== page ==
I found someone to help, but she couldn't find the item. A second salesperson took me to a quilt, but not the duvet cover. I asked a third person who said, "Oh, we never have the duvet covers in the store. You can only buy them online." She assured me that it would be the same price online.

Discouraged, I left, finished another errand and returned home. The power was back on - it was 6:20 PM. I went online to order the duvet cover. There it was on Macy' but the price was only 1/4 off rather than half price.

I called customer service to find out what the deal was and although the webpage said they were available until 9 PM, the phone message said they had closed at 6 PM and wouldn't be available until Monday morning.

By then, I gave up and bought the duvet cover for 1/4 off.

This morning (Monday) I called Macy's customer service expecting little. I explained what had happened to the very friendly customer service agent. I ended by saying, "I don't think it's right to say the half price is available online but to charge 1/4 off instead. Especially when the only place you can buy the duvet is online."

He put me on hold for a long time.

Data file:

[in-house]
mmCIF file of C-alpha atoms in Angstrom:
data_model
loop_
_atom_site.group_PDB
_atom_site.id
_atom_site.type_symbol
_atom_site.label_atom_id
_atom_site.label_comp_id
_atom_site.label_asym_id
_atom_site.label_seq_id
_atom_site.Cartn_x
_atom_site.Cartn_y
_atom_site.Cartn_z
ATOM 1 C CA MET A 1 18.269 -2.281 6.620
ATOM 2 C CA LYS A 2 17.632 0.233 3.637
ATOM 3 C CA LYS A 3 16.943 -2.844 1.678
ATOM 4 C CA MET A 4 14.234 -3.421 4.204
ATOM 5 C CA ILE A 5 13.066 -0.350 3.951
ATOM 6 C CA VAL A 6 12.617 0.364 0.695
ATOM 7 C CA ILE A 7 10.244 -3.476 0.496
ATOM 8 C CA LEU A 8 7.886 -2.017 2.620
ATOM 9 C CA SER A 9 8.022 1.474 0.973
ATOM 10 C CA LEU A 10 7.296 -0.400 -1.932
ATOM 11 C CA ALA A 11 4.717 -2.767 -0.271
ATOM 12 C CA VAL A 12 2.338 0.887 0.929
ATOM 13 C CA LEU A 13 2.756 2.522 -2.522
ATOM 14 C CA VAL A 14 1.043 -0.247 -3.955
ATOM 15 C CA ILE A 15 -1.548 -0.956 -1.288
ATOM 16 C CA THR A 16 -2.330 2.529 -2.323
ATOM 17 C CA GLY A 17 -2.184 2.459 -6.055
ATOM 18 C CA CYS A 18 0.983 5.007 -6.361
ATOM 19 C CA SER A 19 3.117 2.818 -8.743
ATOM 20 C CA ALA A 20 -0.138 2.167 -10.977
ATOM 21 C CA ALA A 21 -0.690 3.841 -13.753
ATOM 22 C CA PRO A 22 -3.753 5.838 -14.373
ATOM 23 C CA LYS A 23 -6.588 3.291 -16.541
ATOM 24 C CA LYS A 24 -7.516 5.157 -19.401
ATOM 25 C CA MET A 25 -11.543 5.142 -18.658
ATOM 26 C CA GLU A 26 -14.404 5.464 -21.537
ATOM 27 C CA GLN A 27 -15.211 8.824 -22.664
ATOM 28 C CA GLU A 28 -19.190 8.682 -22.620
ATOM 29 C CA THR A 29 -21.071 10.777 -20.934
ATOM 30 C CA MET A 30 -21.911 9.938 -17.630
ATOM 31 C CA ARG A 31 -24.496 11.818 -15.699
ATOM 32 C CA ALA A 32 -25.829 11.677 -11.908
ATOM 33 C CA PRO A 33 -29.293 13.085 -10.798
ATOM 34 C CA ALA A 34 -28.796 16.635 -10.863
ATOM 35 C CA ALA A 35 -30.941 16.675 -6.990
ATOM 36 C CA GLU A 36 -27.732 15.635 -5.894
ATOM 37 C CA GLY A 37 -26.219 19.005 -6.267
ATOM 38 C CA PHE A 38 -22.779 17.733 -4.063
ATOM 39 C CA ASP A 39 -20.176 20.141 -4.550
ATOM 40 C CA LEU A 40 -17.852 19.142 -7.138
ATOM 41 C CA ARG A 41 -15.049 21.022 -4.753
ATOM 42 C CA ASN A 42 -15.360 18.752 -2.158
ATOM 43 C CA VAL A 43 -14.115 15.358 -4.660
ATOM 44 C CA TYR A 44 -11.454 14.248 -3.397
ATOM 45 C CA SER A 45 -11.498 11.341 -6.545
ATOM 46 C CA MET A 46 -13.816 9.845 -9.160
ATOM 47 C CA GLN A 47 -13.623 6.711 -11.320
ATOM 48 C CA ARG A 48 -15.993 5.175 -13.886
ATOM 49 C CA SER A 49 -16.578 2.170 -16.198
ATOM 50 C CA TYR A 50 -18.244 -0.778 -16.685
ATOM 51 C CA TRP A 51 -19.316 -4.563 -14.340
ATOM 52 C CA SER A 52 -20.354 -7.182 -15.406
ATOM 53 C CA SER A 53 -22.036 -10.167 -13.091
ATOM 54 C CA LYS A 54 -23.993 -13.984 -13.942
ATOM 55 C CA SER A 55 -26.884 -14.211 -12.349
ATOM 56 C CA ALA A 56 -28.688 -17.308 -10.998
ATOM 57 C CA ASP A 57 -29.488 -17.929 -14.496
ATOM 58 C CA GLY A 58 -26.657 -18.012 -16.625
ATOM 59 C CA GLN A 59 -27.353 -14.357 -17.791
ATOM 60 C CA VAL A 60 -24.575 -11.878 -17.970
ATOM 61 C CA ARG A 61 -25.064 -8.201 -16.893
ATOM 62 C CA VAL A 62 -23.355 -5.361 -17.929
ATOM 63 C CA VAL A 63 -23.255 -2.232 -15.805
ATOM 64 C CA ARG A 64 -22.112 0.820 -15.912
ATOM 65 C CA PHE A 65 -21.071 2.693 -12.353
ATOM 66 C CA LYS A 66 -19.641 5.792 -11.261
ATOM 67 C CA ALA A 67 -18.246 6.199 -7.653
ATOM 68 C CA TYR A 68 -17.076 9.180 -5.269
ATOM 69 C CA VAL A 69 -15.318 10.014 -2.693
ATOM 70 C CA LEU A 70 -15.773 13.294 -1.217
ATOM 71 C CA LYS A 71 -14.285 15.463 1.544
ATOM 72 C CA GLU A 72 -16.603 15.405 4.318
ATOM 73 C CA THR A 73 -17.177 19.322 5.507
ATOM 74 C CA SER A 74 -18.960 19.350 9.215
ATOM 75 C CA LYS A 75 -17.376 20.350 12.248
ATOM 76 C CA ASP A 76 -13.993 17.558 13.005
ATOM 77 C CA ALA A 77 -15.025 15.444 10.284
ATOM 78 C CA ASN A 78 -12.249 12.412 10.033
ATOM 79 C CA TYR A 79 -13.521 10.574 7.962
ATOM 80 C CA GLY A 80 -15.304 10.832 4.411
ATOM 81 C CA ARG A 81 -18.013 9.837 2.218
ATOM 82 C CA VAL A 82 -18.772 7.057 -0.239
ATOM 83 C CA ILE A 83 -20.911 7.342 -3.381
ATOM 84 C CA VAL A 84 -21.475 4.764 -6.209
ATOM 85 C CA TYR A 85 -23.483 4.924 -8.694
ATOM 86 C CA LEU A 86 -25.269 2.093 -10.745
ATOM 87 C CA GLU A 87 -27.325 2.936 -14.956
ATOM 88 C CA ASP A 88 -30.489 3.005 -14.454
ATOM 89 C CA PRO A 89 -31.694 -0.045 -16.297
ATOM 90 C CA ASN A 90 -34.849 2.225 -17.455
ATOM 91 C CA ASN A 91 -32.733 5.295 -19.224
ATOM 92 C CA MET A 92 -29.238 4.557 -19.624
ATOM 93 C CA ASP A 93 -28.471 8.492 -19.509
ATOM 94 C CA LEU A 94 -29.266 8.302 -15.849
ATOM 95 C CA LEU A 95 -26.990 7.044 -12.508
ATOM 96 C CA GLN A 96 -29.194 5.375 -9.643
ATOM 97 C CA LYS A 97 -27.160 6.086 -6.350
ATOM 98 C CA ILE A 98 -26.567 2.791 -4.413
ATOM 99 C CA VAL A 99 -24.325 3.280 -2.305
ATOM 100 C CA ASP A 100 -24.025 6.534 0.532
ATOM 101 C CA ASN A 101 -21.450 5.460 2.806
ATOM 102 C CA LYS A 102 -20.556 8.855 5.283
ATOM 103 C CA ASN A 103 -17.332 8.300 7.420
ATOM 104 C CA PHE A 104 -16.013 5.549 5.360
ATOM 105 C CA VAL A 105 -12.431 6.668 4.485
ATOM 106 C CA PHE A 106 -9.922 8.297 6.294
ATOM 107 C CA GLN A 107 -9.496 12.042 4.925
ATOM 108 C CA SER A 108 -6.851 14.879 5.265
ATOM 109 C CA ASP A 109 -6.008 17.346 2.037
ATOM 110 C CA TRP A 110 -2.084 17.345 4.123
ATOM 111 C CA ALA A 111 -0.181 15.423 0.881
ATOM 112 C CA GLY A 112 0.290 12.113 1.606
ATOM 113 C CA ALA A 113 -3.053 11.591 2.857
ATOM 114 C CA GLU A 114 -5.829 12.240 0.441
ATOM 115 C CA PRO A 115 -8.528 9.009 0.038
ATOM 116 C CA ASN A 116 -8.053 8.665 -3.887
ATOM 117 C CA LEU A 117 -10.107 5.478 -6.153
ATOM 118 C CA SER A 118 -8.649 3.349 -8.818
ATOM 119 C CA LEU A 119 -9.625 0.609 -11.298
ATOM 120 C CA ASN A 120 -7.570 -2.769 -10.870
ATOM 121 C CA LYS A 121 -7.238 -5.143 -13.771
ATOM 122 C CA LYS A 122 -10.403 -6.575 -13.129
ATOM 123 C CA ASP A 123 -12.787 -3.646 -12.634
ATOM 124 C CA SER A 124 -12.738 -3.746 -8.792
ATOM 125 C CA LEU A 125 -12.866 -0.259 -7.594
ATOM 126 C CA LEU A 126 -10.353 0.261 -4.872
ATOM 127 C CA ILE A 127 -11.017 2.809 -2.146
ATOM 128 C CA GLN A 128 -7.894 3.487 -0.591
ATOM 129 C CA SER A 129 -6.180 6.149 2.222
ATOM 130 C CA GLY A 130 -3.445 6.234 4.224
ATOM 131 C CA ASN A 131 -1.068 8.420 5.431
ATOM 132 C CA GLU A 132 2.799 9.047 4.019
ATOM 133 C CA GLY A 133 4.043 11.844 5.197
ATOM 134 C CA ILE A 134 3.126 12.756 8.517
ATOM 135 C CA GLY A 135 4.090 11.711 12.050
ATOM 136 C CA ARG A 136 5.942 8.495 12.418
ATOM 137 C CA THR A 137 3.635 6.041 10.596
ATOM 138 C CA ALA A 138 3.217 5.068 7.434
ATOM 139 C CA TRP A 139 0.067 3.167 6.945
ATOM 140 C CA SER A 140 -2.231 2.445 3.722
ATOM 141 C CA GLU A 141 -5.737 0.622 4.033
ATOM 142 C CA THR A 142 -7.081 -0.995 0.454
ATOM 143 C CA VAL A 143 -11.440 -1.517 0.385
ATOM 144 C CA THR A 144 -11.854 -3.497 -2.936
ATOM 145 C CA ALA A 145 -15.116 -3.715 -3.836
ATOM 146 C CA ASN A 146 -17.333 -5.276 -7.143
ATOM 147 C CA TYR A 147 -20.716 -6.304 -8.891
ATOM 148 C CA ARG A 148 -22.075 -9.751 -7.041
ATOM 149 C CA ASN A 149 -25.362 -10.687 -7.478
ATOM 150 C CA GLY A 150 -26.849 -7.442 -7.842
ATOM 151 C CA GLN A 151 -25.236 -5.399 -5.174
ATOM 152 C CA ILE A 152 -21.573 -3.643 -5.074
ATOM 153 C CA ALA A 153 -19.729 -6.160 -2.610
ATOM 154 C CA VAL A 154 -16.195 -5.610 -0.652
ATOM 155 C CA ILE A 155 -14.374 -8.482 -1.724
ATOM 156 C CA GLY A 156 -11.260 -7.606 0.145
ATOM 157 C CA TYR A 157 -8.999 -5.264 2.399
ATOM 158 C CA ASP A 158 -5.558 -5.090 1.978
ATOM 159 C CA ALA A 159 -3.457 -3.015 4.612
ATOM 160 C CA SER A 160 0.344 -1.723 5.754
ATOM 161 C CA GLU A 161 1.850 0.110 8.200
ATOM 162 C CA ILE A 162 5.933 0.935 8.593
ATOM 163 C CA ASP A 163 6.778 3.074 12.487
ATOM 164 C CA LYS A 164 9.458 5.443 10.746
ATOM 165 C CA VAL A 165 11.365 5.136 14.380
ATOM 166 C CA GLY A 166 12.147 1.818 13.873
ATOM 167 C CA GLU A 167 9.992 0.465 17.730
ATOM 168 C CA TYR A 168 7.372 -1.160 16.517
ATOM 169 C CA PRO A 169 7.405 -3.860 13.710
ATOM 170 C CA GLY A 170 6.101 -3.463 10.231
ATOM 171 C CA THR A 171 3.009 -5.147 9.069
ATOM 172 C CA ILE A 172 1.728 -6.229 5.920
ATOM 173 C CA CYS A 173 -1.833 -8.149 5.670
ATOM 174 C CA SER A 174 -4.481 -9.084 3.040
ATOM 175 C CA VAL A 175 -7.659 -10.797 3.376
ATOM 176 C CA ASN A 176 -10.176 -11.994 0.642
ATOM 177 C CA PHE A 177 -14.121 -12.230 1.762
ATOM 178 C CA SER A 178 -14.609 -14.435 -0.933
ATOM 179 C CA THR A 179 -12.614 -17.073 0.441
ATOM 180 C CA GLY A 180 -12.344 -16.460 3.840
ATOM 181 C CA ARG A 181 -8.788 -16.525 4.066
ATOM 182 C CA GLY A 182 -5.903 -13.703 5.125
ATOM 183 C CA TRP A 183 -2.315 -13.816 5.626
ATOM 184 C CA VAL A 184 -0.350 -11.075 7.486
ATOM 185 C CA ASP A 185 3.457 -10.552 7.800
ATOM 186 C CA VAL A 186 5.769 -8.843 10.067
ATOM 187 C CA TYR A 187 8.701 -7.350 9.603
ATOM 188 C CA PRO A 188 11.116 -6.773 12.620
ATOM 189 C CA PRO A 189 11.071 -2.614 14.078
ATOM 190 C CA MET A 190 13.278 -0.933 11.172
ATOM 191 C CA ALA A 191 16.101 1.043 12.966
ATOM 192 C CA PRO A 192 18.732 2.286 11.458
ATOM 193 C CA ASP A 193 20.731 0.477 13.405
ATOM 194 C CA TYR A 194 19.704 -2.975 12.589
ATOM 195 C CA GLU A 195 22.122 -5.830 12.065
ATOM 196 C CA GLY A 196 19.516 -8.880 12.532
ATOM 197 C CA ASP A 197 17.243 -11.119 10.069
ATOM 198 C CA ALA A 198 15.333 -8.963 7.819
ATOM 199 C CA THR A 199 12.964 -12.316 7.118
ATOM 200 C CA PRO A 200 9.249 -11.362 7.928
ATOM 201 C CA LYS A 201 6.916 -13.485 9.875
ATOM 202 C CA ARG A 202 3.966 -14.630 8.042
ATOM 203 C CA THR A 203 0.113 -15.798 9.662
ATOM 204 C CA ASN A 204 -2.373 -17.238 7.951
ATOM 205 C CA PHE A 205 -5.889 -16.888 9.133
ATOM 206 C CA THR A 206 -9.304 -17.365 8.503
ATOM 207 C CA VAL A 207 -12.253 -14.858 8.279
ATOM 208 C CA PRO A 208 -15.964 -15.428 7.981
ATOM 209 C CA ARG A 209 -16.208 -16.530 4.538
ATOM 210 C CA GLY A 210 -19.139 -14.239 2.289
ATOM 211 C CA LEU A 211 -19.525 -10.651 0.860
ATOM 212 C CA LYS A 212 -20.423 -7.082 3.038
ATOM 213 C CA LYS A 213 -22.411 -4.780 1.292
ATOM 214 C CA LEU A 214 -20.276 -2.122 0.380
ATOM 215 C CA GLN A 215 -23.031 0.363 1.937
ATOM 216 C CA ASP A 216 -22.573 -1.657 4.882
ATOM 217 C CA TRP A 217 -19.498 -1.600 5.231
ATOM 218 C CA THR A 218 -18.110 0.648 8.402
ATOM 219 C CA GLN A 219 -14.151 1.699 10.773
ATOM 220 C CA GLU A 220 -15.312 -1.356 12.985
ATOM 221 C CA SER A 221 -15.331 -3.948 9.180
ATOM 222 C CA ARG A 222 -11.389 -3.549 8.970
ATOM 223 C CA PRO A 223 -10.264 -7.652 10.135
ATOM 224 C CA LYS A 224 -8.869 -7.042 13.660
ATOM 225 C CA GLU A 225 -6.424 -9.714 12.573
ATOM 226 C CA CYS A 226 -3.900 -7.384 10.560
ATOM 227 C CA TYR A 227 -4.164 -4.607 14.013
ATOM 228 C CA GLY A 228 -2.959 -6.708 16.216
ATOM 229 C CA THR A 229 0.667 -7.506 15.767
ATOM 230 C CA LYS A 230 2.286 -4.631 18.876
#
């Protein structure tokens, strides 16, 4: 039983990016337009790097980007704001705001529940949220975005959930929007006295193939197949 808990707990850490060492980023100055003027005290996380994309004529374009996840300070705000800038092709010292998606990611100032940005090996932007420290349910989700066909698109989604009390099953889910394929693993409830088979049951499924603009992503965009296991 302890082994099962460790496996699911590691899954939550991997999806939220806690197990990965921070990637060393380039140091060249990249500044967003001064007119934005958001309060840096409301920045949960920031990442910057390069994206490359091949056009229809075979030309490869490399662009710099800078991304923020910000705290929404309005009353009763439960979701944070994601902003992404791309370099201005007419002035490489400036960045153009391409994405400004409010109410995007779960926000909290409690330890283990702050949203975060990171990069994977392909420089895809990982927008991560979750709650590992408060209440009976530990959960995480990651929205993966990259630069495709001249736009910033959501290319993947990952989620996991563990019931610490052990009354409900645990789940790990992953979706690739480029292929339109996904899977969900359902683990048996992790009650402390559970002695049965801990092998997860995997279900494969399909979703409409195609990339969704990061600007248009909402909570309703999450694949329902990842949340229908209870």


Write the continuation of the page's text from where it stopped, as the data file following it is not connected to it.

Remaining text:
He returned and in a pleasant voice told me that they would change my charge to be reflective of the half price sale and he was very, very sorry about the inconvenience!

My usual experience is that "Customer no-service" puts many obstacles in the way of helping you to get what you want. Macy' gave me such a different experience. I'm glad I called because even two days after the transaction they were willing to give me the credit.

Sunday, February 08, 2009

Assertiveness and Open-Mindedness

"My way or the highway." Everyone has heard someone say that. Just like Gottman's principle of stonewalling, this approach does not promote either good relationships or good communication.

In a respectful assertive relationship, a basic aspect of the approach is to stay open to possibilities. If you respect the other person, then by definition, you respect how he/she thinks. In a discussion, if your approach is "my way or the highway," then you are not staying open to other ways of thinking.

Power struggles never end well. Generally the "my way" approach is the first sign of a power struggle. If you can only see one way to do something or to address a problem, then you are on your way to a stand-off rather than a good assertive outcome.

In the current movie, "Slumdog Millionaire," the young boy wants to get the autograph of a famous actor who is in India. His "friend" locks him in the outhouse so that he can't get out to get the autograph. The boy in the outhouse can choose to see it only one way - in which case he is stuck in the outhouse without a hope to get the autograph, or to be open to possibilities.

The possibility he thinks up is to get out of the latrine by dropping into the gross accumulation below the latrine. Since the latrine is positioned up on a platform, this gives him a way out. So, covered with latrine slime, he runs up to the star and does get the autograph - both because he smells and looks so disgusting that the way parts for him to get close to the star and because he thought literally outside the box in order to assert himself!